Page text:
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Chablis 2020: a mineral, saline sucker punch of a vintage

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Hot and dry, 2020’s conditions don’t seem to lay the ground for classical, pinpoint Chablis – yet somehow the wines are just that. We spoke to some of the region’s top producers about the vintage’s unexpected outcome

With the recent fruitful set of vintages from practically all the classic French regions, you would be forgiven for thinking one is spoilt for choice for quality and even quantity. The utter devastation across France’s vineyards this spring, however, due to persistent and heavy frosts, was a real wake-up call. There will be very little wine made in 2021 throughout France and the scarcity in the next 12 months will be a reminder of just how volatile and vulnerable wine production can be.

Chablis took a particularly big hit, with production set to be down by as much as 80%. Expect to see global shortages of the more basic appellations (Petit Chablis, Chablis and Bourgogne Blanc) imminently, with 2020 stocks of these wines already largely sold.

With this in mind, we look at the Premier Cru and Grand Cru 2020 releases with added interest and gratitude. Fortunately, it turned out to be another hugely successful vintage for the region (and Burgundy more generally), yet quite different in character to 2018 and 2019.

Like much of Western Europe, Chablis experienced the warmest 12 months of temperatures on record, warmer even than 2003. This meant a very early start to the 2020 growing season and, while there were outbreaks of frost, the damage remained minor, particularly when compared to 2021.

It was, according to Domaine Long-Depaquit’s Matthieu Mangenot, “a very easy vintage to manage, in terms of viticulture”. With a 40% reduction in rainfall and over 300 hours more sunshine than average, there were next to no disease issues in the vineyard. The dry weather even retarded weed outbreaks and this meant little to no spraying was required in the vineyards.

But this shortage of water was bound to also stress the vines. “The drought caused the vines to slow down the maturation process of the grapes,” explained Mangenot. “This was quite an unusual phenomenon.” Since the growing season had started early, vignerons were looking to pick early, but the sugar in the grapes remained low throughout the summer and was only rising very slowly, pushing picking dates later and later. While this raised concerns over when to pick, it also provided many benefits to the final wine – benefits that would only become apparent after fermentation.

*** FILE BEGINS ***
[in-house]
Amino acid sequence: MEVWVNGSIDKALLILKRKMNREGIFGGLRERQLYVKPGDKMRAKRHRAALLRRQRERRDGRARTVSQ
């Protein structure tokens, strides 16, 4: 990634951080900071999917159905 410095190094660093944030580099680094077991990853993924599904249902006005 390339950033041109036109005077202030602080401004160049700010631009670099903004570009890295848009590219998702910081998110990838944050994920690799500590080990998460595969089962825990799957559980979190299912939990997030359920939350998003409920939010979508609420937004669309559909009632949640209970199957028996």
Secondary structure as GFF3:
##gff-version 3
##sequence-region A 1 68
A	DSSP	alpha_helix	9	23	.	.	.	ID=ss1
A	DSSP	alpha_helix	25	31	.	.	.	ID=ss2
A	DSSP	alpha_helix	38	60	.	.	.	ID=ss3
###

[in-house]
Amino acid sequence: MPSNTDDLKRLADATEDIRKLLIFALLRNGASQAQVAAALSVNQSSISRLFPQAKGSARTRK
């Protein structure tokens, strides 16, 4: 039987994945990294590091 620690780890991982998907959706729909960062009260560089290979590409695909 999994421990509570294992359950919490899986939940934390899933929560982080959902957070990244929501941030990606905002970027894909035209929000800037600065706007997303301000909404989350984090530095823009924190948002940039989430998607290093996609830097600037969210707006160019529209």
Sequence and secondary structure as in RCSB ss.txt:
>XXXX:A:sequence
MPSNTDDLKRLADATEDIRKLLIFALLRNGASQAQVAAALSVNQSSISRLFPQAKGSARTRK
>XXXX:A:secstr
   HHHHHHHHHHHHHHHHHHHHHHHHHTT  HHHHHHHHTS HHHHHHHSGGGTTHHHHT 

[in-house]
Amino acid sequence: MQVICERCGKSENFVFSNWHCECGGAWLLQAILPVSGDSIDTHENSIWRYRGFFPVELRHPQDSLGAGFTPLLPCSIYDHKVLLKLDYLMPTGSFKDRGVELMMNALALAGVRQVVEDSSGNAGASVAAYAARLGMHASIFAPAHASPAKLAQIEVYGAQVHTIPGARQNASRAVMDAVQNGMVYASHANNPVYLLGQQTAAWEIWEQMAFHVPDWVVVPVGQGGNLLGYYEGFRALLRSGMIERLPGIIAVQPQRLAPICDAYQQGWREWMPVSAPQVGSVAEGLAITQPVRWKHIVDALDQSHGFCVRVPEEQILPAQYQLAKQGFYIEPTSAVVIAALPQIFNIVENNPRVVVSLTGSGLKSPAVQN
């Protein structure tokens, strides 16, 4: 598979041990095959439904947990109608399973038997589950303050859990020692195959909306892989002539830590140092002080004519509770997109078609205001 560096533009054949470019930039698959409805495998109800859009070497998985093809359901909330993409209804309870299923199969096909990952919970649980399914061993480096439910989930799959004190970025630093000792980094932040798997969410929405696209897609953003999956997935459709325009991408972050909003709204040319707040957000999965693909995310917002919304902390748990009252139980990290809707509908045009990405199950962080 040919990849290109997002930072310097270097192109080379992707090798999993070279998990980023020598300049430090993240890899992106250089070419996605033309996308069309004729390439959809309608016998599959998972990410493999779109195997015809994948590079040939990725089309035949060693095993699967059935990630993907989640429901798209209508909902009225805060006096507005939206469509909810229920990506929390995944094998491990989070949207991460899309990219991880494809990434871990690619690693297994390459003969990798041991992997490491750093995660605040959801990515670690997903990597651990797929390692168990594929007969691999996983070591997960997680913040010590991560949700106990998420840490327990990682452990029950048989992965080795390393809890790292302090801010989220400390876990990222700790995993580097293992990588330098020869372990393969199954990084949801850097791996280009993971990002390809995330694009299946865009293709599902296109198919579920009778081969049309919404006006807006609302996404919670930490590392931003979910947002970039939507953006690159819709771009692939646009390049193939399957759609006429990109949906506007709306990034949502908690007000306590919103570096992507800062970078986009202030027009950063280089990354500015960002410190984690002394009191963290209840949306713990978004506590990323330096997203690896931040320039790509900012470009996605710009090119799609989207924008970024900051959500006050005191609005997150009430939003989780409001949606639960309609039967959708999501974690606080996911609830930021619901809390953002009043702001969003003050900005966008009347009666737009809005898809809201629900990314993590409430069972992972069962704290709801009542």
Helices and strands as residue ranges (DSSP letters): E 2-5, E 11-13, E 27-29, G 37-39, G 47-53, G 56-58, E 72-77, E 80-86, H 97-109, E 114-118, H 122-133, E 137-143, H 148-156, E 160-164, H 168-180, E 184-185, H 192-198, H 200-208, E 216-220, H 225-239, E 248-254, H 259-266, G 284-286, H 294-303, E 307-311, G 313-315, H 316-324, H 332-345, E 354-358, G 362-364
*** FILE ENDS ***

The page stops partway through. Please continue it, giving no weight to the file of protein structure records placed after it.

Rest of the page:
For Mangenot, the very slow maturation process allowed more acidity to be retained. The berries also remained very small, helping to increase concentration. Despite this, the potential alcohol remained very reasonable – producing much more “classic” levels in the finished wines, around 12.2-12.5%. The other advantage of this slow ripening was that, unlike in the last few hot vintages, there was a lot more time at harvest to pick. Vignerons could take their time and pick certain plots only at optimum ripeness. In fact, after a couple of days spent harvesting the more mature vineyards, Long-Depaquit took a two-day break and slowed down the picking, just to enable the grapes to reach that extra level of maturity.

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Frost at William Fevre

While Domaine William Fèvre’s Didier Séguier was concerned about the effect of the sun’s intensity in July, he was happy to find “a very fresh profile to the vintage” – driven by what he describes as the “double face of the grapes”. One side of each row and therefore bunch was more exposed to the sun, providing a riper, warmer fruit profile, while the other side of the row, where the fruit was more shaded, produced fresher and greener flavours. Combined, the results proved complementary. Importantly Séguier noted that, while 2020 was a warm year, August was not as hot as in 2019; as such, the grapes were not as extremely ripe as in 2019, but did ripen less uniformly. WiIliam Fèvre started harvesting on 25th August – the earliest harvest date in the domaine’s history, alongside 2003. For Séguier, the main challenge was the difference in ripeness – “not just even between parcels, but also on the same row and even the same grape!”. In this respect, selection was key.

For most, harvesting took place from 22nd to 23rd August and continued over a two-week period. Yields overall were about 20-30% down, due to a number of factors. A very cold snap in the spring damaged some vines, while the small berries also meant there was a lot less juice in the berries, and the bunches themselves were also much smaller. The biggest threat to yield, however, was the number of shriveled berries due to the drought. While these could easily be removed at sorting and therefore not affect quality, it was the main cause for the drop in yields.